San Francisco Giants 2012: 9 Positive Takeaways from Giants' 1st Month
The San Francisco Giants wrapped up April on a hot note, winning three of four to finish up at 12-10, good for second place in the National League West. With a little less than 15 percent of the season in the books, let's take a look at what went right for the Giants during the first month of the season.
No. 1: Buster Posey
The Giants' best player returned from a catastrophic, season-ending ankle injury last year to post big numbers in his first month back. The 25-year old catcher hit .353/.413/.603 with four homers in 75 April plate appearances, leading the team in Wins Above Replacement (WAR). Posey gives them a legitimate middle-of-the-order bat while playing a premium defensive position at the base of the diamond.
No. 2: Pablo Sandoval
The Kung-Fu Panda had a solid April, hitting .311/.361/.500 with four homers after signing a three-year contract extension in the off-season. The Giants' third baseman and No. 3 hitter has reestablished himself as one of the team's best hitters after his horrific 2010 season. If Sandoval and Posey can stay healthy, the Giants will have a legitimate 1-2 punch in the middle of the lineup for years to come.
No. 3: Matt Cain
Cain emerged as the new staff ace in April after signing a five-year contract extension during spring training. The 27-year-old righty posted a 2.37 ERA with a 5-to-1 strikeout-to-walk ratio in 30 innings of work. He came within a James McDonald single of throwing a perfect game against the Pirates, then he matched Cliff Lee pitch-for-pitch in a pitching duel for the ages as the Giants beat the Phillies 1-0 on April 18th.
No. 4: Madison Bumgarner
It was a big April for Madison Bumgarner, who signed a five-year contract extension with team options that could keep him in San Francisco through 2019. The 22-year-old lefty went 4-1 with a 2.53 ERA during April while increasing his ground-ball rate by nearly 10 percent from last year.
If Bumgarner maintains his current propensity for worm-killers, he can pitch even deeper into games by getting quicker outs. His miniscule 2.25 walks allowed per nine innings demonstrates his elite control. Bumgarner has the potential to join Cain at the top of the rotation for years to come in San Francisco.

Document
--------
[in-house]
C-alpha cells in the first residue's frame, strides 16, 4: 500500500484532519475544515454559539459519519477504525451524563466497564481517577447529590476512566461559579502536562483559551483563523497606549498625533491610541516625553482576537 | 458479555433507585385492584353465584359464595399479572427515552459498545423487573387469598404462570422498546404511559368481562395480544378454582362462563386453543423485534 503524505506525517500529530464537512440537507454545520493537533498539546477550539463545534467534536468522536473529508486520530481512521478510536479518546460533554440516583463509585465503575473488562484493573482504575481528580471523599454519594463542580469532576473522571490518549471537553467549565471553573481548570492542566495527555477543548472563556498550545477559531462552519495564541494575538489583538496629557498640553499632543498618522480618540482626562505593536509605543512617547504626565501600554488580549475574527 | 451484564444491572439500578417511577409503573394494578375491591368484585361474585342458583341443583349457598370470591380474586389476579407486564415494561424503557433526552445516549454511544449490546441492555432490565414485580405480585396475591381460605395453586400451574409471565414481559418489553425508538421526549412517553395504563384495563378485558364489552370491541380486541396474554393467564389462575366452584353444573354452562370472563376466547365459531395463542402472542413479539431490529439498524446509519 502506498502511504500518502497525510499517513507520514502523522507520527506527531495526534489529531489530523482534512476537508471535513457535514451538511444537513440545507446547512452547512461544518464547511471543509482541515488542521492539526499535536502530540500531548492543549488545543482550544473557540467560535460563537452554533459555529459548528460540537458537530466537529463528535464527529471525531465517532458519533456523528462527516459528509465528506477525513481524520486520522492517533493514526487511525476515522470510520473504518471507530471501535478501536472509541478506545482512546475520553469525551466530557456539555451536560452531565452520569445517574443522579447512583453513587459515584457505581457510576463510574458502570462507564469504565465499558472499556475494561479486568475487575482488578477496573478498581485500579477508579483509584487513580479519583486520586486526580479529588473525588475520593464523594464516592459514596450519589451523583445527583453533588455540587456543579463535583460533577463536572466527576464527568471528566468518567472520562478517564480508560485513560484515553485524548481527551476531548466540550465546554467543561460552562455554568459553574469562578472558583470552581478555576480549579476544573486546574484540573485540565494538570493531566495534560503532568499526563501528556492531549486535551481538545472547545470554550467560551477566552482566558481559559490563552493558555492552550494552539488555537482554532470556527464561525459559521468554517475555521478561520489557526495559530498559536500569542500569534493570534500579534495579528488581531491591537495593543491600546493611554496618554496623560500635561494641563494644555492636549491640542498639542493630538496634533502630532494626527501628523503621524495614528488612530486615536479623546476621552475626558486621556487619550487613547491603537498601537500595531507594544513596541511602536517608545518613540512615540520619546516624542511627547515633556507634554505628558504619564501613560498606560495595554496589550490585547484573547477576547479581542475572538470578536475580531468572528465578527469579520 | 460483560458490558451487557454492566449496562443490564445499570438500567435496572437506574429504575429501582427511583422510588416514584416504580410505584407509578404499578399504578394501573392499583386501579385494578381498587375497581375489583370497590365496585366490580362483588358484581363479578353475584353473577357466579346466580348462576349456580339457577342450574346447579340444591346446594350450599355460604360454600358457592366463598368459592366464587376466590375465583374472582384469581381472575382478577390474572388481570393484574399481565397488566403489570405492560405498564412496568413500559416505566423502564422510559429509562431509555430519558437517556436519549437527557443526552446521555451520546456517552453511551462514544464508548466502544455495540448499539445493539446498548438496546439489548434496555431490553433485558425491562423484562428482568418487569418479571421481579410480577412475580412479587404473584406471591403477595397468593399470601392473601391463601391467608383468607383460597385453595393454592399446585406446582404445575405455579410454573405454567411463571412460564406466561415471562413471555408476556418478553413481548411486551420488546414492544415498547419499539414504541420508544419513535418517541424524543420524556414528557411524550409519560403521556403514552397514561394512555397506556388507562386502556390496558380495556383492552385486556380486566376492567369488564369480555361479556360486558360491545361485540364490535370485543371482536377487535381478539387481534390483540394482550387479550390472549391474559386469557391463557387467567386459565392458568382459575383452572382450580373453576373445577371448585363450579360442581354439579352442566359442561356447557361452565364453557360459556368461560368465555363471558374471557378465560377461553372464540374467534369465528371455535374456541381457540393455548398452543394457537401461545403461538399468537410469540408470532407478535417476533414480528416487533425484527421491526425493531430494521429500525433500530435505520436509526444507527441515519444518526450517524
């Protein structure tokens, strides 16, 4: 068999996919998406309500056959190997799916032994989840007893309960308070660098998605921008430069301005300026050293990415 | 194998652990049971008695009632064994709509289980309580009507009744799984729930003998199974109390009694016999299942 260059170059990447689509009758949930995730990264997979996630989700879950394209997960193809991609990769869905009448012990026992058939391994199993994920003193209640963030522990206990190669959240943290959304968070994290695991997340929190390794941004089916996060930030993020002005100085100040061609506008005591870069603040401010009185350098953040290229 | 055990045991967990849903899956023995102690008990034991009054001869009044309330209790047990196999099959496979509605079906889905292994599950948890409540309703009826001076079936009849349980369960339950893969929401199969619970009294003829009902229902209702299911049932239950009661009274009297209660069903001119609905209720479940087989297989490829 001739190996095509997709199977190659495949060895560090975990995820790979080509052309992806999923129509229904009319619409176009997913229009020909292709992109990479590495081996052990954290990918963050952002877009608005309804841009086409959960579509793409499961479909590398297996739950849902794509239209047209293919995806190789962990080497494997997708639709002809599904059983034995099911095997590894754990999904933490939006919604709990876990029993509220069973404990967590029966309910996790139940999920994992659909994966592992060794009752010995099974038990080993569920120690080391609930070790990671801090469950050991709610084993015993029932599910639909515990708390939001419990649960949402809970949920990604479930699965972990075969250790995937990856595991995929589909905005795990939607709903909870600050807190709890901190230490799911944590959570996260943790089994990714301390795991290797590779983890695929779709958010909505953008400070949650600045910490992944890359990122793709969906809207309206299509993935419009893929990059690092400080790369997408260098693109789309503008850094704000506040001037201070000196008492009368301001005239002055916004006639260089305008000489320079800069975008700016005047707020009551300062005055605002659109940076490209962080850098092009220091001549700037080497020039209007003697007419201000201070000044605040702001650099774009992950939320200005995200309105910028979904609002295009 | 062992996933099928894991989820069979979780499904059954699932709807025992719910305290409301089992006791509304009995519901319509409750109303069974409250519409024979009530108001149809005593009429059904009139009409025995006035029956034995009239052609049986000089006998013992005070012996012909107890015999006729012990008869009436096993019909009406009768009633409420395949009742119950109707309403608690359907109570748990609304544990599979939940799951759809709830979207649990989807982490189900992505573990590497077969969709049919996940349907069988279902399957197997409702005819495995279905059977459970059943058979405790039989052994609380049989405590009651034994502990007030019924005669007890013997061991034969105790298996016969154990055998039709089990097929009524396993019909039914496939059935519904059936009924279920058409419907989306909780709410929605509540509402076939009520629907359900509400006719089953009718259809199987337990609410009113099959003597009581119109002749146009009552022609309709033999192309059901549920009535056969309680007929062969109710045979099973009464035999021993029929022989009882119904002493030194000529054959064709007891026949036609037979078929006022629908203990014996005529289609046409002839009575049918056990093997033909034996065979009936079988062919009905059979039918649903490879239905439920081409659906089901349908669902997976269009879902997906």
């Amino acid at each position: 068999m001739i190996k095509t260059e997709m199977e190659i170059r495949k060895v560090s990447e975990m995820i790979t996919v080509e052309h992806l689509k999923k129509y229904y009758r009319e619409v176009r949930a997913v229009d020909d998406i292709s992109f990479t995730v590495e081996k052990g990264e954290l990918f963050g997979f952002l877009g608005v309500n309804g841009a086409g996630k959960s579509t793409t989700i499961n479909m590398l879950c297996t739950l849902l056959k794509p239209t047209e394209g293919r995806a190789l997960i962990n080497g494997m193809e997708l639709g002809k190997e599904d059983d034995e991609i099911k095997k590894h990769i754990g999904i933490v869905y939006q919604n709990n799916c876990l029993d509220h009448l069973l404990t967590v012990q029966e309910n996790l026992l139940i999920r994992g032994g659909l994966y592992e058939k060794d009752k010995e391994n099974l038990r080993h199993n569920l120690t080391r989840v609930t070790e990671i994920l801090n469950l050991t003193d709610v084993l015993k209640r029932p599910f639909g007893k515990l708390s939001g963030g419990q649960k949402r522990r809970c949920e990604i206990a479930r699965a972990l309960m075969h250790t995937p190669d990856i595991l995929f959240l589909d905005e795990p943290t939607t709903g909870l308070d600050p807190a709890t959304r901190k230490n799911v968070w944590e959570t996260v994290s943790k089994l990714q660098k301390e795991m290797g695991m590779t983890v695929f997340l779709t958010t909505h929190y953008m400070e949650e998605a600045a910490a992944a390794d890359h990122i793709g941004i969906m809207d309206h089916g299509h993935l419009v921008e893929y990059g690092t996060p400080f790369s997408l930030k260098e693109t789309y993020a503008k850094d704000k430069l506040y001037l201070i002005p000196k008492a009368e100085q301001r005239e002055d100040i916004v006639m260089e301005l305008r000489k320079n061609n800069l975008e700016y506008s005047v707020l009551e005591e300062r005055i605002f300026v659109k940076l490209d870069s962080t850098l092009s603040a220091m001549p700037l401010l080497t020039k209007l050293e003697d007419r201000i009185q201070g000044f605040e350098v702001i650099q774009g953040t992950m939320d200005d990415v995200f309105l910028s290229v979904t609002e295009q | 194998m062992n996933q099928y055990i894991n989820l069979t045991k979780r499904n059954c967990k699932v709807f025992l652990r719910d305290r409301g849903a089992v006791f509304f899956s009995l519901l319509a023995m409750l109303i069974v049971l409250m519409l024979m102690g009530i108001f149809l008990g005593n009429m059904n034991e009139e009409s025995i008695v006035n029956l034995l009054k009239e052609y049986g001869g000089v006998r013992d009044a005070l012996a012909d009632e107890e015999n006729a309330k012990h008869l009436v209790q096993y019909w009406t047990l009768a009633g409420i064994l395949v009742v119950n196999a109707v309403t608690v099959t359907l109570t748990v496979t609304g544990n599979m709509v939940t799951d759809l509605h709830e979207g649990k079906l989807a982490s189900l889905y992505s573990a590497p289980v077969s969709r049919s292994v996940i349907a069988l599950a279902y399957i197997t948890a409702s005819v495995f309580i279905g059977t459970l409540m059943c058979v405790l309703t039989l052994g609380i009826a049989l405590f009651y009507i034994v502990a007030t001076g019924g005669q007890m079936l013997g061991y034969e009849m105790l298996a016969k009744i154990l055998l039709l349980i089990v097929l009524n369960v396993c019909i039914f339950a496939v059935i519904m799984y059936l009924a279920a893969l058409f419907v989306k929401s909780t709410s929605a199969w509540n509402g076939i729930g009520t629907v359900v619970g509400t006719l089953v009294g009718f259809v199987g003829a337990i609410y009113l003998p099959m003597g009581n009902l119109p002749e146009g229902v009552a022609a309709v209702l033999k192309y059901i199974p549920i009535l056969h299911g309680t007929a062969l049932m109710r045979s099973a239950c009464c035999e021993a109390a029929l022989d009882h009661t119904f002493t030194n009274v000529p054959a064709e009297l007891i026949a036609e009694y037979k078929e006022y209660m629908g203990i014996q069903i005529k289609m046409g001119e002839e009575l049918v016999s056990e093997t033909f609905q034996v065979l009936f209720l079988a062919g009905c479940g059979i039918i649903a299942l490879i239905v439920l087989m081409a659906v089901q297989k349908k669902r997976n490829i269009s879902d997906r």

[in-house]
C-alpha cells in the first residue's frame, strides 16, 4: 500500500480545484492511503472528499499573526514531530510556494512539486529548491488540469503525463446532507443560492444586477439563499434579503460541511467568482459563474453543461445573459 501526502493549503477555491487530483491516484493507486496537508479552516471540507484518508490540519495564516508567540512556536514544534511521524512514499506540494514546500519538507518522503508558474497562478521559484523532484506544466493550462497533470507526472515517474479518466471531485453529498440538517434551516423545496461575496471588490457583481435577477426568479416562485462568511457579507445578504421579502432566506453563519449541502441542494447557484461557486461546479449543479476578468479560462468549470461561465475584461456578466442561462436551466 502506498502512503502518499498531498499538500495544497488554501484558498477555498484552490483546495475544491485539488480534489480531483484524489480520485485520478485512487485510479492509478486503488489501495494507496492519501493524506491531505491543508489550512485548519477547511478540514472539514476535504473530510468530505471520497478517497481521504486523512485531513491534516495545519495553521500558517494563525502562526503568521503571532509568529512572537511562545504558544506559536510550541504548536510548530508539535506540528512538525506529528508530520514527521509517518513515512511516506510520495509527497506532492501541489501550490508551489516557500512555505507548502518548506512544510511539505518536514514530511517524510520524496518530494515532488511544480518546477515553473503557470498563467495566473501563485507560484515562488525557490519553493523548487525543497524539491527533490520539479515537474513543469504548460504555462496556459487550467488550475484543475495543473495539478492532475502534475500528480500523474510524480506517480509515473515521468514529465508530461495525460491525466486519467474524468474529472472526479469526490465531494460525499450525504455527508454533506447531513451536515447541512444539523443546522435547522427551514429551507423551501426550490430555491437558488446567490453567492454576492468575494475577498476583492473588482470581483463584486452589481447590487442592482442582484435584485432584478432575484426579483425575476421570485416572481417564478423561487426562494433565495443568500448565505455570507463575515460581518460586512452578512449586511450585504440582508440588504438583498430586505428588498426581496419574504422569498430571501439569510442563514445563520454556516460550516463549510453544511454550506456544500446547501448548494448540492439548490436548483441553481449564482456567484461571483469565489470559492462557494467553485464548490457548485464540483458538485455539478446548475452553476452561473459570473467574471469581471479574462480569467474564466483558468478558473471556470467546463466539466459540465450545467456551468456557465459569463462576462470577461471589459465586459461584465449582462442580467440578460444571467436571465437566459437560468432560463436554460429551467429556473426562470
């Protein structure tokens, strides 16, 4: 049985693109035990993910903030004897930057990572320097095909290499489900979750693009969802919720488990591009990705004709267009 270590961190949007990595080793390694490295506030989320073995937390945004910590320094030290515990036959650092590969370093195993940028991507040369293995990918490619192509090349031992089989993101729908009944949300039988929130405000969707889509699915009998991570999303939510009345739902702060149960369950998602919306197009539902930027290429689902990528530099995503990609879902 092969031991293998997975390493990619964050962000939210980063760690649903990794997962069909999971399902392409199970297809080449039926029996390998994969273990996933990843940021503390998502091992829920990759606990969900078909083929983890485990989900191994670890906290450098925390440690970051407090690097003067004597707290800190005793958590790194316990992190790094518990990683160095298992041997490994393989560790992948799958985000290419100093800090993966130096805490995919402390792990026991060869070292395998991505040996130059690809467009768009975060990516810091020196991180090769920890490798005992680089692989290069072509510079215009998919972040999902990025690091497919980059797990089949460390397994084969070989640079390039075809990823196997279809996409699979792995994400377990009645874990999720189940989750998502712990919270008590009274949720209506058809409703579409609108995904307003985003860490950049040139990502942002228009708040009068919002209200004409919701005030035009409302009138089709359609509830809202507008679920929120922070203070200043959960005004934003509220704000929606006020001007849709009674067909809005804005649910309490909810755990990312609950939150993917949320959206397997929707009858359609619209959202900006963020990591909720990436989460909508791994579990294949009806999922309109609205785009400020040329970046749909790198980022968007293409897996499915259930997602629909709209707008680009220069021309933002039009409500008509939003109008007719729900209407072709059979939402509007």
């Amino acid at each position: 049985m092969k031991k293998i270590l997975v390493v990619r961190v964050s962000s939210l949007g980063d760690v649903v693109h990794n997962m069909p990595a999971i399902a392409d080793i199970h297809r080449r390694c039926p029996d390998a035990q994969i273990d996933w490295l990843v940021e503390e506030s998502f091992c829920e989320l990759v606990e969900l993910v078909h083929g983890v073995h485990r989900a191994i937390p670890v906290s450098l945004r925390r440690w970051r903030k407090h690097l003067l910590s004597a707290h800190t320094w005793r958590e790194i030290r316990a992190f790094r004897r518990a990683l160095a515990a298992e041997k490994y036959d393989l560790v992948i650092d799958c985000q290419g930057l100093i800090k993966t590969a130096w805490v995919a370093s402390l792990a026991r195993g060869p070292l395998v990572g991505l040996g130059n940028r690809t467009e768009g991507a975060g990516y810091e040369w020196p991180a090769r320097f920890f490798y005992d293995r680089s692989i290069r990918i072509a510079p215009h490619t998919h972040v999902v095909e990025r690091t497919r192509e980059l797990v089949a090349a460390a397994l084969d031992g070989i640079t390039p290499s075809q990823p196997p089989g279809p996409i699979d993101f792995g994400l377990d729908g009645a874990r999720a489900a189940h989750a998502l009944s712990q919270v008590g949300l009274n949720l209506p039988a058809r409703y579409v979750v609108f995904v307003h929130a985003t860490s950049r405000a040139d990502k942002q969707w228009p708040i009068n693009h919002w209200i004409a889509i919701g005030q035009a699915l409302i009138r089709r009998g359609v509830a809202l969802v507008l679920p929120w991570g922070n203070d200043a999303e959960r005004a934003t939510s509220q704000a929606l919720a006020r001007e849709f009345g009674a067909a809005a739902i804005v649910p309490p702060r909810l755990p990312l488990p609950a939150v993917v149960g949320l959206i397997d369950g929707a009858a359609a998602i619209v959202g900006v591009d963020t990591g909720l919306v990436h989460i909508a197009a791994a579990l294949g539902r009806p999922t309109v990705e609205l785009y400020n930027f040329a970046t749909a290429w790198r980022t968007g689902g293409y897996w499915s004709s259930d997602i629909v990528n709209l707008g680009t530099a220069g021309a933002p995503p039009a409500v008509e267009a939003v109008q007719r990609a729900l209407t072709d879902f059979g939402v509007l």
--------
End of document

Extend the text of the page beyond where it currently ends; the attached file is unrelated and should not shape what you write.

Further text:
No. 5: Santiago Casilla
When Brian Wilson went down with a season-ending elbow injury, Bruce Bochy turned to Santiago Casilla as the Giants closer. Casilla has delivered by going for 4-for-4 in save opportunities en route to a 1.04 ERA.
In three seasons with the Giants since he was let go by the cross-bay rival Oakland A's, Casilla has posted a 1.79 ERA while striking out nearly a batter per inning with his wicked mid-90's fastball, power curve and slider combination. Casilla is another feather in the cap for GM Brian Sabean and his front office staff who have demonstrated a continuous ability to build elite pitching staffs.
No. 6: Melky Cabrera
The Melk Man delivered in April, hitting .300 while improving his walk rate to nearly 10 percent. Brian Sabean appears to have committed highway robbery by dumping the erratic Jonathan Sanchez on the Royals for Cabrera.
The 27-year-old left-fielder looks like he should be playing running back for the 49ers with his athletic, 6'0" 200-pound frame. If Cabrera keeps hitting for average and getting on base in front of Sandoval and Posey, the Giants offense will be much improved from last season. If Cabrera starts hitting fewer ground balls and more line drives like he did last season, the Giants 2-3-4 hitters will match up with any in the game.
No. 7 Ryan Vogelsong
Vogelsong came off the disabled list in April and pitched well, showing that perhaps 2011 was not a fluke. The biggest positive sign for Vogelsong is that he struck out over a batter per inning in his first three starts. On the negative side, his average fastball velocity is 88.7 MPH, down from 91.4 MPH last season. Hopefully his fastball velocity will tick up as the season goes along.
No. 8: Barry Zito
After a horrific spring training in which his new mechanics didn't work, Zito worked with pitching coach Dave Righetti to get himself on track before the season started. Righetti's work paid huge dividends in April as Zito threw a complete game shutout against the Rockies at Coors Field to give the Giants their first win, then threw the ball very well in his next three starts to finish the month with a 1.67 ERA.
Zito isn't going to keep pitching like this, not with a fastball that averages less than 84 MPH, but he might settle in as a serviceable fifth starter, which is a small miracle given how bad he looked one month ago.
No. 9: Clay Hensley
In Clay Hensley's first 6.1 innings pitched, the Giants replacement for Ramon Ramirez has yet to allow a run while striking out eight of the 29 batters he has faced. Hensley, Javier Lopez and Sergio Romo, the three guys that Bochy primarily uses in the seventh and eighth innings, all throw fastballs that never come close to reaching 90 MPH.
However, in the case of Hensley, his fastball has so much tailing action that it almost looks like a screwball, allowing him to miss bats in the late innings despite his lack of velocity. The Giants' eighth-round pick of the 2002 draft has come full circle in his professional career, settling in as a reliever on the team that originally drafted him out of college.
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